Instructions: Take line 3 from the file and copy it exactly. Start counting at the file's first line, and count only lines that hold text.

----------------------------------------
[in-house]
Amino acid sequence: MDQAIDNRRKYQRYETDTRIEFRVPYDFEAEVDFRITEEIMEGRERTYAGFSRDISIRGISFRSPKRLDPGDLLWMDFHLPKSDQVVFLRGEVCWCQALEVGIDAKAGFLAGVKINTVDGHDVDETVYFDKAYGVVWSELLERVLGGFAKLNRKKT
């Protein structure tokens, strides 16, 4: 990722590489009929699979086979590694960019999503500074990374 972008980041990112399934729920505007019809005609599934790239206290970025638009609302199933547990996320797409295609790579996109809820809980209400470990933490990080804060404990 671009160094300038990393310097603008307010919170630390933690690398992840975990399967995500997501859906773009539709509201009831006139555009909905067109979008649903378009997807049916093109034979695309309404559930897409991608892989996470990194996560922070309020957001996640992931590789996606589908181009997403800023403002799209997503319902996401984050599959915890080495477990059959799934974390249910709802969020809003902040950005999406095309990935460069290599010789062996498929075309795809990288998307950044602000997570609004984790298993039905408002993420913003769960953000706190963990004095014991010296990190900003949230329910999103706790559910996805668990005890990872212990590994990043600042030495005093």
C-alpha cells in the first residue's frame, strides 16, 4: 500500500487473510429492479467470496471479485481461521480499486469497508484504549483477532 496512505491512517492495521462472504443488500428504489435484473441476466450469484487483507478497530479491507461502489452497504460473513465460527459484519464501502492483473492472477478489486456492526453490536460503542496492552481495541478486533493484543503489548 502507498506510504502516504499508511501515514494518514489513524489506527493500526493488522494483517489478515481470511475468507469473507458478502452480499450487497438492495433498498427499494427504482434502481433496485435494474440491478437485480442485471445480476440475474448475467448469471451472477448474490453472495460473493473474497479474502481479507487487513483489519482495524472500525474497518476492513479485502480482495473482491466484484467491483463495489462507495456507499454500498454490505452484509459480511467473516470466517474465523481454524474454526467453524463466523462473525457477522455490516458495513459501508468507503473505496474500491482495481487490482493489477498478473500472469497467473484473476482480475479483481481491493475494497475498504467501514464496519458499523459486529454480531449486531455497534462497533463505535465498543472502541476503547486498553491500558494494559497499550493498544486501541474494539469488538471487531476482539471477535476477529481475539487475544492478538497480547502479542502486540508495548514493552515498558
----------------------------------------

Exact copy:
């Protein structure tokens, strides 16, 4: 990722590489009929699979086979590694960019999503500074990374 972008980041990112399934729920505007019809005609599934790239206290970025638009609302199933547990996320797409295609790579996109809820809980209400470990933490990080804060404990 671009160094300038990393310097603008307010919170630390933690690398992840975990399967995500997501859906773009539709509201009831006139555009909905067109979008649903378009997807049916093109034979695309309404559930897409991608892989996470990194996560922070309020957001996640992931590789996606589908181009997403800023403002799209997503319902996401984050599959915890080495477990059959799934974390249910709802969020809003902040950005999406095309990935460069290599010789062996498929075309795809990288998307950044602000997570609004984790298993039905408002993420913003769960953000706190963990004095014991010296990190900003949230329910999103706790559910996805668990005890990872212990590994990043600042030495005093």